“Work can wait awhile,” Brian said nonchalantly. “But if you have to do something . . . be somewhere . . .” With someone . . .  Brian pursed his lips to keep from asking Justin that. He thought of the Fiddler. Would Justin show him “the” picture, and allow him to comfort him? In his own romantic way? But then, Brian wondered with creased brow, where was the Fiddler the day before, when all this came to light? He recalled hearing someone – Lindsay maybe – saying that Ethan was out and about playing concerts in other parts of the state. Maybe he was off on a road trip.
 
“No, I’m pretty much free.” Justin’s gaze bounced to the empty water glass. “Daph has some huge project to do with her Poly Sci group, and my mom and Molly went to see a movie. I was going to work on my midterm project, but I don’t really feel like it right now.”
 
“Uh huh.” Brian waited for a moment to see if Justin was going to look at him directly any time soon. As soon as the silence between them got heavier than the cream in his chocolate, Brian sighed deeply, and decided to go for it.
 
“What about the Fid- ah, Ethan?” He took a breath. “Are you two hooking up today?”
 
There was another long silence, and Brian was on the verge of asking again in a different way, when Justin very slowly looked up, his face impassive and calm.
 
“Yesterday, after Daph came and got me and showed me this,” he nodded at the magazine, “I don’t think I talked for, like, 15 whole minutes. I read the article, and stared at the picture. Then I read the article some more, and stared some more at the picture. Then I sketched out the picture on the back of a receipt I got from Blockbuster’s.” He paused. “Then me and Daphne came here – not here, to this place -- but here as in to campus. And we sat in her room for another 15 minutes just kind of looking at each other. I think we were both in shock or something.”
 
“I can imagine,” Brian murmured, eyes riveted to the teen’s face.
 
“Daph snapped out of it first. She was sitting on her bed, and I was . . . I was just laying across the floor staring at this . . . at um, at us . . .” Justin swallowed hard. “I don’t know how long I laid there. Awhile. Maybe more than half an hour. Me and Daph talked after that . . . and then out of nowhere, she hands me my cell from my jacket, and says, ‘You’ve gotta call him. You have to tell him.’” Another pause. “So I called.”
 
Brian frowned. “You must not have left a message. I checked my cell after I got out the clubs, and I didn’t have any.”
 
Justin gnawed his upper lip. Then, “She wasn’t talking about you; she was talking about Ethan. She wanted me to call him and tell him . . . that it was over between him and me.” His stare was unwavering. “And . . . I did.”
 
The ad executive was aware that he was desperately craving another one of those chocolates to dull his senses and give him something to do with his mouth, if nothing else. Fearing for his waistline and his sanity, he opted for a more painful and confusing option: continuing the conversation. “I don’t get it.” In his mind, he remembered the two boys walking out of the Rage party together. His next words were tinged with the bitterness that memory awakened within him. “I thought you were in lo – ah, I thought the two of you were getting along just peachily. Building your little artists’ love nest together, snug as two little queer bugs. Happy and content.”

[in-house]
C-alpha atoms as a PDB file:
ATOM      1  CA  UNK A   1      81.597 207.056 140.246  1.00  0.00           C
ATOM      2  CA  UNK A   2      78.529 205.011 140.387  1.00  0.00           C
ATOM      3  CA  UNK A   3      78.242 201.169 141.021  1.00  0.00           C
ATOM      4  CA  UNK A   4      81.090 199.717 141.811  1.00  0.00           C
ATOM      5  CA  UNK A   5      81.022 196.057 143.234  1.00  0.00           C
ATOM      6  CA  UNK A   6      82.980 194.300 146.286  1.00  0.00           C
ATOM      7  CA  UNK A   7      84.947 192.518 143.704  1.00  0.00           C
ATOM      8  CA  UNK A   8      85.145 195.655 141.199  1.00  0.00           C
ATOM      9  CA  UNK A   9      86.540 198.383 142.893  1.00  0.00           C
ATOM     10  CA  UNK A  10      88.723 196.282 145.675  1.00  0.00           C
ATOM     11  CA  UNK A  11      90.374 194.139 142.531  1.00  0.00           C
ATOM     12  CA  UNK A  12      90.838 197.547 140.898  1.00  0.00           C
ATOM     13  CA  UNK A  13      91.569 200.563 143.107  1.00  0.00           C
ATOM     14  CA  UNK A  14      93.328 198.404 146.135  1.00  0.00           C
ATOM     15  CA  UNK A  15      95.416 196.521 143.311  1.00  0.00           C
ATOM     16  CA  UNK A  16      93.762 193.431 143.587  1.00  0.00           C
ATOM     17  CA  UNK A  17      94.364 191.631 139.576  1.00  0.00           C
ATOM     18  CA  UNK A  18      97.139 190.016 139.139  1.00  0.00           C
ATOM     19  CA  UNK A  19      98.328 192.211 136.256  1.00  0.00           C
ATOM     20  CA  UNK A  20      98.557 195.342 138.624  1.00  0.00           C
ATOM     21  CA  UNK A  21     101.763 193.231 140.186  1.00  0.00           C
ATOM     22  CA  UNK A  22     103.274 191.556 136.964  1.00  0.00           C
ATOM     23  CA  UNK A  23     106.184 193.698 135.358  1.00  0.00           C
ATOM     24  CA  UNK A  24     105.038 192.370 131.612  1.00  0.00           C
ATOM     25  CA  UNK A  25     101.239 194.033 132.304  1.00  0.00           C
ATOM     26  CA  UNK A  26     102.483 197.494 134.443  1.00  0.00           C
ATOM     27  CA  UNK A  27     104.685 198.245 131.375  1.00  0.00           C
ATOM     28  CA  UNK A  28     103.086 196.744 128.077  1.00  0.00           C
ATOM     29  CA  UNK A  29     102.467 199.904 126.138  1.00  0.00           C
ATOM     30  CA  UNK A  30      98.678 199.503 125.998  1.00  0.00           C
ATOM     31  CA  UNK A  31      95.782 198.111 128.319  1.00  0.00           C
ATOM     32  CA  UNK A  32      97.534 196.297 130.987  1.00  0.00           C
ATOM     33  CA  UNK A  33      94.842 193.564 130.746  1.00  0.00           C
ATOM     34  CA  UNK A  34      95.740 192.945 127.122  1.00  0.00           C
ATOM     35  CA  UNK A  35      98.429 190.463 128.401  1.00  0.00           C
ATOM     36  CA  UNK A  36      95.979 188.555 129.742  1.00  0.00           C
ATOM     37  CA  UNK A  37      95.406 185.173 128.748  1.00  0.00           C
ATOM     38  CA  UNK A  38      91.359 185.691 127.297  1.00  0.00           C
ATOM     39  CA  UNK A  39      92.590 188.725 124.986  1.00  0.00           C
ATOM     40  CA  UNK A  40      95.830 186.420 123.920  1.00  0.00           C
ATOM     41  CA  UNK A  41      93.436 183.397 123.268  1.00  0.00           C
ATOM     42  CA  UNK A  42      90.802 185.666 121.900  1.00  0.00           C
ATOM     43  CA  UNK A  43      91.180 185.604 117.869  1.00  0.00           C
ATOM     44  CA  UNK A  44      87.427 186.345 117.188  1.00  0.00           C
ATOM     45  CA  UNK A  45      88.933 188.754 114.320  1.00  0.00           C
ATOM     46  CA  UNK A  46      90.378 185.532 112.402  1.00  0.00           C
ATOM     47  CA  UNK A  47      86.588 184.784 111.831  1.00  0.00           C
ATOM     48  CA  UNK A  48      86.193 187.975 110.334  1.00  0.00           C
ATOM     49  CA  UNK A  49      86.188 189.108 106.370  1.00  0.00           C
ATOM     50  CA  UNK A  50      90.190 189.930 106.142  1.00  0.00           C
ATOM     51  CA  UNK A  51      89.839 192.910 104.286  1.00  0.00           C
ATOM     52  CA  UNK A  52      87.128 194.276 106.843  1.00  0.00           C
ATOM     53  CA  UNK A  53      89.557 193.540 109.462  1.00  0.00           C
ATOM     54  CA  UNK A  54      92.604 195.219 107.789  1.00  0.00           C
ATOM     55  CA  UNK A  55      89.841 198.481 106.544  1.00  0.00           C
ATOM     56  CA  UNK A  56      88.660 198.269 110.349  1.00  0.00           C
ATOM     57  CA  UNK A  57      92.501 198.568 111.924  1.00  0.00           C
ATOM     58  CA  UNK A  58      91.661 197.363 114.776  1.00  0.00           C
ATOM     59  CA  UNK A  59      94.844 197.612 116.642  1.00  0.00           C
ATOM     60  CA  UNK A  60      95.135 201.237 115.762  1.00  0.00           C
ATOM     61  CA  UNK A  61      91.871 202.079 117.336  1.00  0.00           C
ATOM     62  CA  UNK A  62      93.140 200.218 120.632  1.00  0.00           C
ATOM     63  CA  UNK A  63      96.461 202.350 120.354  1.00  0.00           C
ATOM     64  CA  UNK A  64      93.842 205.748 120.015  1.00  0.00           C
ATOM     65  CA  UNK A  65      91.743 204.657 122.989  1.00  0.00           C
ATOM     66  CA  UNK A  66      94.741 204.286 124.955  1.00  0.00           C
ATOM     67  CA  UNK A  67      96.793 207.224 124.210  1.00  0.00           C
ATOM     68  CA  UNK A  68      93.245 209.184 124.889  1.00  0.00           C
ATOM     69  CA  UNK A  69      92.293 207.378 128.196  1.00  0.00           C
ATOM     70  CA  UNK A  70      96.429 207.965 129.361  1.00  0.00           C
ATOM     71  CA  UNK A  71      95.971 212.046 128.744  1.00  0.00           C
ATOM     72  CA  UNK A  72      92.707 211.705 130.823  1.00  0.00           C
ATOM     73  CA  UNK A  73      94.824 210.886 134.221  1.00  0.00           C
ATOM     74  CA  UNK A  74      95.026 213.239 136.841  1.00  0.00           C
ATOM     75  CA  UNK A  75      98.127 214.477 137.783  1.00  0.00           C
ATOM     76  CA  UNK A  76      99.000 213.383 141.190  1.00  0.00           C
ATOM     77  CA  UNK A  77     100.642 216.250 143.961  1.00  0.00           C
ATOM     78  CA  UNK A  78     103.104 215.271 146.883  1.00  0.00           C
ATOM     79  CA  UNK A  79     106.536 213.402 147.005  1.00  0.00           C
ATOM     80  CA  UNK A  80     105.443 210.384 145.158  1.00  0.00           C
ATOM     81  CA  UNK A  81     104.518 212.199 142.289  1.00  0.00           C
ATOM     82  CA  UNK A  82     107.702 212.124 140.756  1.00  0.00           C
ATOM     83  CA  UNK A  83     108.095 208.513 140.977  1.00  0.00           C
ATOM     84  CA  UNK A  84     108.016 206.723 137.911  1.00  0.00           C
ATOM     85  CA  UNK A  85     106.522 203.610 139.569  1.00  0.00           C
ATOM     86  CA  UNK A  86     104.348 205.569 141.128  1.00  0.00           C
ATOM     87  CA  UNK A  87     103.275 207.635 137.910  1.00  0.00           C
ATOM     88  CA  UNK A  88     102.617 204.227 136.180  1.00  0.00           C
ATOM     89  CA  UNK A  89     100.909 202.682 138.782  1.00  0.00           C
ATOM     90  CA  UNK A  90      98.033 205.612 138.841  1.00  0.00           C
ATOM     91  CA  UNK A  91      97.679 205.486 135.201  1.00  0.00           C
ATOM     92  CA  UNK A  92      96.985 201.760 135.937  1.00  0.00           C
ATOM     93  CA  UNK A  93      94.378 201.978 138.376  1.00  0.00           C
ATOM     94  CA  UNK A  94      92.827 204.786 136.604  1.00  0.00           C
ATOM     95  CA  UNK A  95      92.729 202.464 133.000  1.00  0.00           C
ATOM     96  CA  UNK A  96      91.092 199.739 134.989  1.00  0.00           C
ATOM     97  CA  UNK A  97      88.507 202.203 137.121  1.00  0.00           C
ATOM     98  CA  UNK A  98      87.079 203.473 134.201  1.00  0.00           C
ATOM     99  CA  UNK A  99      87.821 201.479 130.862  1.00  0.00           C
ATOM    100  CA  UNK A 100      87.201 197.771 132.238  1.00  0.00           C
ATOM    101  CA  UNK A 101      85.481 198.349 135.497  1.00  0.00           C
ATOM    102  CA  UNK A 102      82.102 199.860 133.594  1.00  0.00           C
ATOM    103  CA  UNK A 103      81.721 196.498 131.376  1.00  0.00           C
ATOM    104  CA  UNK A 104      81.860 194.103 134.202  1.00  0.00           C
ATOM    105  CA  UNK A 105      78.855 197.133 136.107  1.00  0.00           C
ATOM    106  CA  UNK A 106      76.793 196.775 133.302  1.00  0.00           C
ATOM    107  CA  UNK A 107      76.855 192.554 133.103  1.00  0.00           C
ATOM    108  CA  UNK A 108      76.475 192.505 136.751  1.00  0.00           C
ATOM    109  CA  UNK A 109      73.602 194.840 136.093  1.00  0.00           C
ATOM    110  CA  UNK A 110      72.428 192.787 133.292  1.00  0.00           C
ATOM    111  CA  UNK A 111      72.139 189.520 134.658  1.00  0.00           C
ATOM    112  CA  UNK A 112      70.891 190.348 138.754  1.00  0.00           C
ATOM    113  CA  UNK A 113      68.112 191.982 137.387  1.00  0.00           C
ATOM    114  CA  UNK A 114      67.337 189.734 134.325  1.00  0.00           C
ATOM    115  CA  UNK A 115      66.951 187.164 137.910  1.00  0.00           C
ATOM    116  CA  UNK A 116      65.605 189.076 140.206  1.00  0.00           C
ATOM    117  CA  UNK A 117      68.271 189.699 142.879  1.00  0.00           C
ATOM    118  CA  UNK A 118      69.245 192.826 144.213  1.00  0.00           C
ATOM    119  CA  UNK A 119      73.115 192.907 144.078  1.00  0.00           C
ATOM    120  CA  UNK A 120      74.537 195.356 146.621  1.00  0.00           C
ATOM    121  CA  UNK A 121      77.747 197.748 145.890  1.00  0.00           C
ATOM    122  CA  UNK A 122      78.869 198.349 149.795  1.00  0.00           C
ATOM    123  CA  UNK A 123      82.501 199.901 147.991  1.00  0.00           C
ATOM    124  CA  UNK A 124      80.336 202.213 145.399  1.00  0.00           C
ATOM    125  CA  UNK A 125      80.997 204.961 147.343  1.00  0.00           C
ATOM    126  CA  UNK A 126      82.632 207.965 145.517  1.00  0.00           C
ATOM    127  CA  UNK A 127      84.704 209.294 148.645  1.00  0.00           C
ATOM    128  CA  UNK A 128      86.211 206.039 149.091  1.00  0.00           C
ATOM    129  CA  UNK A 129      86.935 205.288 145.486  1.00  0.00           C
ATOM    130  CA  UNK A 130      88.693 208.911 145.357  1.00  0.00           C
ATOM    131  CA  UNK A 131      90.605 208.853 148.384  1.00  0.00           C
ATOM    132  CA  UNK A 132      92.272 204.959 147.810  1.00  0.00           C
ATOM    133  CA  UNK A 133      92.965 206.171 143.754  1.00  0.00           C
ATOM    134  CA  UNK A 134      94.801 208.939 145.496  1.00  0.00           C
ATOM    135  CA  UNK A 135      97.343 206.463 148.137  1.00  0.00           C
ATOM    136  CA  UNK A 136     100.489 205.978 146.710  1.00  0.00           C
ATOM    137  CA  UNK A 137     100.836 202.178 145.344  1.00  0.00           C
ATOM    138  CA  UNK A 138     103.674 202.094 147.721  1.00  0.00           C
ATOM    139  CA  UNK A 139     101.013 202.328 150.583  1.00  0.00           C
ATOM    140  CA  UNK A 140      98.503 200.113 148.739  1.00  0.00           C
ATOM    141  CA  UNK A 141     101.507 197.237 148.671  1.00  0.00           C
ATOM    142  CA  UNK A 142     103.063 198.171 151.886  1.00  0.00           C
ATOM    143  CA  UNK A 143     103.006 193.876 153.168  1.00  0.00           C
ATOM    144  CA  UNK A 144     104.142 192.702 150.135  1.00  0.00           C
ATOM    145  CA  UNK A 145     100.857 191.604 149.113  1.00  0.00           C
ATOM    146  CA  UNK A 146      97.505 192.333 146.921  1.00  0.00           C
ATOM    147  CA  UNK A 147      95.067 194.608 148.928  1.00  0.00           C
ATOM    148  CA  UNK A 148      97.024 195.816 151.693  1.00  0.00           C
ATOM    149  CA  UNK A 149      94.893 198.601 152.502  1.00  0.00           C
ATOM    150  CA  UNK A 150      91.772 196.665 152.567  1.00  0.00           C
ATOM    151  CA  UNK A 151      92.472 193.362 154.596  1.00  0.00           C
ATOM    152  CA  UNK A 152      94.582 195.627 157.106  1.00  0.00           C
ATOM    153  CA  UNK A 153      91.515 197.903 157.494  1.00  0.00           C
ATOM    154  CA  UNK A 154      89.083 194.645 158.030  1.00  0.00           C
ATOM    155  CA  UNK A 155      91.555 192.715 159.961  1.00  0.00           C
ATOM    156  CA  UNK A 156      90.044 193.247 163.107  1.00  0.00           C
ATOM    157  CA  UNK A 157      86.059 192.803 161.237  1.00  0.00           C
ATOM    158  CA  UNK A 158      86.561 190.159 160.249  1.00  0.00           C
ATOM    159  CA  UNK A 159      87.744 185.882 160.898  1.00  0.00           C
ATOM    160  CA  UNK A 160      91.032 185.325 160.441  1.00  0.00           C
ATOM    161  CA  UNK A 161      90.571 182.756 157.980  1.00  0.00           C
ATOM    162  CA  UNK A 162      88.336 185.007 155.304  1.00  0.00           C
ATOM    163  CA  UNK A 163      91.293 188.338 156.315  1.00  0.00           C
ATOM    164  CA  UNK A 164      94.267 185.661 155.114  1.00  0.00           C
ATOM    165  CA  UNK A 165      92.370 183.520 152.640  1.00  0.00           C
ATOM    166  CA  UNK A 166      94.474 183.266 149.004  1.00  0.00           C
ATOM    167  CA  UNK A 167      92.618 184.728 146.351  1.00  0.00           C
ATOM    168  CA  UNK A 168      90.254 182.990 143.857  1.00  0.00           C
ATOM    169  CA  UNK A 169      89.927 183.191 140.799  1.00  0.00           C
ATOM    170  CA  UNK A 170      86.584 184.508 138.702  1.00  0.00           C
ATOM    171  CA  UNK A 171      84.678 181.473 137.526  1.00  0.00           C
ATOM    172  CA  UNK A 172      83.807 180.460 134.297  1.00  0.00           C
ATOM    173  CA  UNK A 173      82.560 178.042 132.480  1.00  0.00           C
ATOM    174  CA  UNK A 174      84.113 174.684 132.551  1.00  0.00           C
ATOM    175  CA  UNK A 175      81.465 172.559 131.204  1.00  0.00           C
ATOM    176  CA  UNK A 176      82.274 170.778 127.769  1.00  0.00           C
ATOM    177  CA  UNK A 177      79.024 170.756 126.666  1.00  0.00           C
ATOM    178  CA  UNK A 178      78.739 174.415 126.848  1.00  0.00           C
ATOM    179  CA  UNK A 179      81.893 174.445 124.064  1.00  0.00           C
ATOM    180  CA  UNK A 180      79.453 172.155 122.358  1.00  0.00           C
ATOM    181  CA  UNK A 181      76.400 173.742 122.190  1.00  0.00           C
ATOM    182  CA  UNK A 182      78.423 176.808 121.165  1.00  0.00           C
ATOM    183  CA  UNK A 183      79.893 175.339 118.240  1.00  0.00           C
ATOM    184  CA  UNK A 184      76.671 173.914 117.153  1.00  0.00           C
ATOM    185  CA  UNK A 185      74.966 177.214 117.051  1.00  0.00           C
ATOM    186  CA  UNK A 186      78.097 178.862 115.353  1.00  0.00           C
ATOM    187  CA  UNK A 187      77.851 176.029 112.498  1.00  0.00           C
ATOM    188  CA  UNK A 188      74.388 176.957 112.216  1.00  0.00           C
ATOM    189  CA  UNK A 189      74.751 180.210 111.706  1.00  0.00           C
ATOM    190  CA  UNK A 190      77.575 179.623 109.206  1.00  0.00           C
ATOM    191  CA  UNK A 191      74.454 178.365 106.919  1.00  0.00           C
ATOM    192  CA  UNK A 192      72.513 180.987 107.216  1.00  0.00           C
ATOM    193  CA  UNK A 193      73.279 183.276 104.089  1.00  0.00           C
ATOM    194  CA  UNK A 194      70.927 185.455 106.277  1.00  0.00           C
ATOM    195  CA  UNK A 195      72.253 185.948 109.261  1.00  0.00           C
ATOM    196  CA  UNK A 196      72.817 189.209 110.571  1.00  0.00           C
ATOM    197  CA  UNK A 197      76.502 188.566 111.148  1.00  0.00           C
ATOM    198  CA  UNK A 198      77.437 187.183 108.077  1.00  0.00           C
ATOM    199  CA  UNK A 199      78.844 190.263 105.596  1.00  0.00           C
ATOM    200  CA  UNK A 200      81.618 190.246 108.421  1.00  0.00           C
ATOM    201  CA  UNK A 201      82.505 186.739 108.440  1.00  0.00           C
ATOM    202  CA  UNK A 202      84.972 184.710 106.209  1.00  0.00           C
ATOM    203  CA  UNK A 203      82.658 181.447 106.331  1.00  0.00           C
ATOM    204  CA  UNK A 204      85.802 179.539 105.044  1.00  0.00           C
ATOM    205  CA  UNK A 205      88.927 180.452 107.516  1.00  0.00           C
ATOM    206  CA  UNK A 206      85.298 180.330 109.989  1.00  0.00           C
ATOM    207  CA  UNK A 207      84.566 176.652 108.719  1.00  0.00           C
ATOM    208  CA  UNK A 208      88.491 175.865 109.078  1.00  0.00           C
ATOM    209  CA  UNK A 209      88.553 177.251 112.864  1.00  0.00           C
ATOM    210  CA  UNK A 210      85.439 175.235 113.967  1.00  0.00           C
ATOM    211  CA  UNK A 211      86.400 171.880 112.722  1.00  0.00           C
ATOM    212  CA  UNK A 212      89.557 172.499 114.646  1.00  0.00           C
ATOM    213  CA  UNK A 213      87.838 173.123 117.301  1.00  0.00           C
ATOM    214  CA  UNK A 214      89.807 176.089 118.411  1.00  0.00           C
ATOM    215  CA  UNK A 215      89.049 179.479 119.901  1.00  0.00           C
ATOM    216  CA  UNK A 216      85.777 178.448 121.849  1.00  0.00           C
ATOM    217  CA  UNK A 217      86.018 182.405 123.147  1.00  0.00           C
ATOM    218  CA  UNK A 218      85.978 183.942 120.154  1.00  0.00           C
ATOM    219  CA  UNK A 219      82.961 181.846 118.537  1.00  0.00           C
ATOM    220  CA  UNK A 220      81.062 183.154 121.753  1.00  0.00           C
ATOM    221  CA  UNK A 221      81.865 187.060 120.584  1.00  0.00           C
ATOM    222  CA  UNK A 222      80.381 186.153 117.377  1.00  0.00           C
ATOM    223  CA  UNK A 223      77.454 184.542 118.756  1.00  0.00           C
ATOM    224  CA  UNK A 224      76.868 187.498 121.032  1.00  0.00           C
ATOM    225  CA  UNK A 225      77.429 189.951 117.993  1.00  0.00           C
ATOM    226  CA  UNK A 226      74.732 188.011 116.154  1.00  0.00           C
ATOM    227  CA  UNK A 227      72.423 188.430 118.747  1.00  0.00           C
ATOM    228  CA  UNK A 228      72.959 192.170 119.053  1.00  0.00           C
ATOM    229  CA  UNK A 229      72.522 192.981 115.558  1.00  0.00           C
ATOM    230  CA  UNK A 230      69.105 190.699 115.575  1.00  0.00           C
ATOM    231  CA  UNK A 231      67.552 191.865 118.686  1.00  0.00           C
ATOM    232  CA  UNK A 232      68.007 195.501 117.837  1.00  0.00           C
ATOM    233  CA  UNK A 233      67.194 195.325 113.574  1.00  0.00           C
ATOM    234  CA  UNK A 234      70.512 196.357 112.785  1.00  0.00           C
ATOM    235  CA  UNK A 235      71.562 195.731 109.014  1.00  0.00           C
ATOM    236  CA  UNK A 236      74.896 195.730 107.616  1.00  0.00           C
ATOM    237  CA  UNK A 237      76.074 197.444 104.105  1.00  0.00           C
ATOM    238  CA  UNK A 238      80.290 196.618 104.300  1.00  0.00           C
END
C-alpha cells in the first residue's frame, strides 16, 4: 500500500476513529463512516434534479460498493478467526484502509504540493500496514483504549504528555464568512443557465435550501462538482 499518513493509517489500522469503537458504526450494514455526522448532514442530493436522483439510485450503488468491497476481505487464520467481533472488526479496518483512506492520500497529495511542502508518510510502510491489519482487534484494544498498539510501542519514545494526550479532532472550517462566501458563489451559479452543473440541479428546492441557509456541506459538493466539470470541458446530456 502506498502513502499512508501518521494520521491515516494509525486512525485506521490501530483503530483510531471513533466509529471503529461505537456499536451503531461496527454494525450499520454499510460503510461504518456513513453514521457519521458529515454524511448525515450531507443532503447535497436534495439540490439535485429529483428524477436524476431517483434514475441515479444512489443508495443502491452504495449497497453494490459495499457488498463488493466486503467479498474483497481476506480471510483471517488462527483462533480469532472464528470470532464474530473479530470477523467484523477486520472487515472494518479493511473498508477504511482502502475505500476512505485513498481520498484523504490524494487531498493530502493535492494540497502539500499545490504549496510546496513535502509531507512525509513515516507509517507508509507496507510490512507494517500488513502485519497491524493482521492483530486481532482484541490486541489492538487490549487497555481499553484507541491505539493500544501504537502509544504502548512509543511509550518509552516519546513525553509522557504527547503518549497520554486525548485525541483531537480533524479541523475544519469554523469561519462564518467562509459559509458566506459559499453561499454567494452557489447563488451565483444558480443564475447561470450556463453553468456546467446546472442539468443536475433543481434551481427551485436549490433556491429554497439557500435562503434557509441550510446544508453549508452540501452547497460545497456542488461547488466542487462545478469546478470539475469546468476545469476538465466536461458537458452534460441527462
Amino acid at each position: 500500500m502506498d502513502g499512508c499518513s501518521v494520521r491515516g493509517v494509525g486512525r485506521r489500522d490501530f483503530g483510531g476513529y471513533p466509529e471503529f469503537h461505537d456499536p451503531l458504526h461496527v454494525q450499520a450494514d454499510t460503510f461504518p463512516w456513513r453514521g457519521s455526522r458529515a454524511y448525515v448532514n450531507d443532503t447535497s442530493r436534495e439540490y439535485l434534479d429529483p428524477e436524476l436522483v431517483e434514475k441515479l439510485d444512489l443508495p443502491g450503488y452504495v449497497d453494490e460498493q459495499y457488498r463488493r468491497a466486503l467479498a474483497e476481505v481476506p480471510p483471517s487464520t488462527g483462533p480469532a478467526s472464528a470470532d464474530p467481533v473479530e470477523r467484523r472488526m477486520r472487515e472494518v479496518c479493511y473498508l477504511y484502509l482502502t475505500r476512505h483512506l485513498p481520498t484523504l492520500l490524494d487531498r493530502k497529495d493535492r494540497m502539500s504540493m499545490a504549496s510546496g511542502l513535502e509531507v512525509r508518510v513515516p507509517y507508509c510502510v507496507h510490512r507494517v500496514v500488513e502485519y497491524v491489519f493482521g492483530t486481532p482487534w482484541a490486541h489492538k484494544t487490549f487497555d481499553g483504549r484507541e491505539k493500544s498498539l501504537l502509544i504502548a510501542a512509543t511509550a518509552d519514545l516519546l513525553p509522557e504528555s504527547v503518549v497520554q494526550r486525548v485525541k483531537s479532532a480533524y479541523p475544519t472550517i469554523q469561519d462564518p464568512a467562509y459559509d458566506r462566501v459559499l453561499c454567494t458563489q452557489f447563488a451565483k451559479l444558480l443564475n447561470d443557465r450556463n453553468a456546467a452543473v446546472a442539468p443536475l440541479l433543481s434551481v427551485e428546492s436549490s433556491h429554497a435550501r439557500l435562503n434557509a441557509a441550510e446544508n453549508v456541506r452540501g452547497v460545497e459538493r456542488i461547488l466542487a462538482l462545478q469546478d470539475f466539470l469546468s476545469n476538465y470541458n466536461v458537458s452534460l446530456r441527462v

Justin shook his head slowly. “I liked Ethan a lot . . . and maybe he even loved me . . . or was getting there. But happy? No . . . I don’t think so. At least, not me. This is happy.” He spread his hand over the page. “Us that night. Maybe I can’t remember it now. Maybe I never will. But I know happy when I see it and feel it  . . . and I see it here. With you. But I don’t feel it there. With Ethan. Not really. And the more I looked at this,” his eyes swept the page, “the more I realized that I probably never would.”
 
The two eyed each other across the table for a good minute, silent, each seemingly waiting for the other to say something. Anything. Then someone – Brian couldn’t determine whether it was a guy or woman – breezed by the table, the pages in the magazine ruffling in the wake of the passage. That sound seemed to wake them both from their dazes. Brian took a deep breath, and studied the boy a minute longer, his eyes probing, searching. Questioning. Within seconds, he saw the answer he was looking for reflected back at him from deep within those blue eyes. Letting his breath out and shaking his head a little, he stood from the table, and fished out a dollar to leave in the tip jar on the counter. That chocolate whatever-it-was had been good. Damned good.
 
“You want to leave a note or something for Daphne? Let her know that you’re splitting?”
 
Justin mulled that for a minute. “I could call her later. I can’t get into her dorm without a key anyway, and I forget which library she said she’d be in. And . . . um . . .” The blush returned, and he ducked his head. “I kinda told her that unless things didn’t, uh, go well . . . I would call her tonight sometime.”
 
Brian laughed softly. When the hell did I get so predictable? “Then let’s get going, Sunshine. I think we’ve wasted enough time already.” He gave him a long look. “Don’t you?”
 
Justin didn’t reply; simply looked at him and gave him a grin that was sunshine personified, before tucking the magazine under his arm and starting for the door. Brian lingered long enough to leave the tip, nod to the comatose-looking counter guy, and adjust his sunglasses before he followed the blond out into the brilliant afternoon.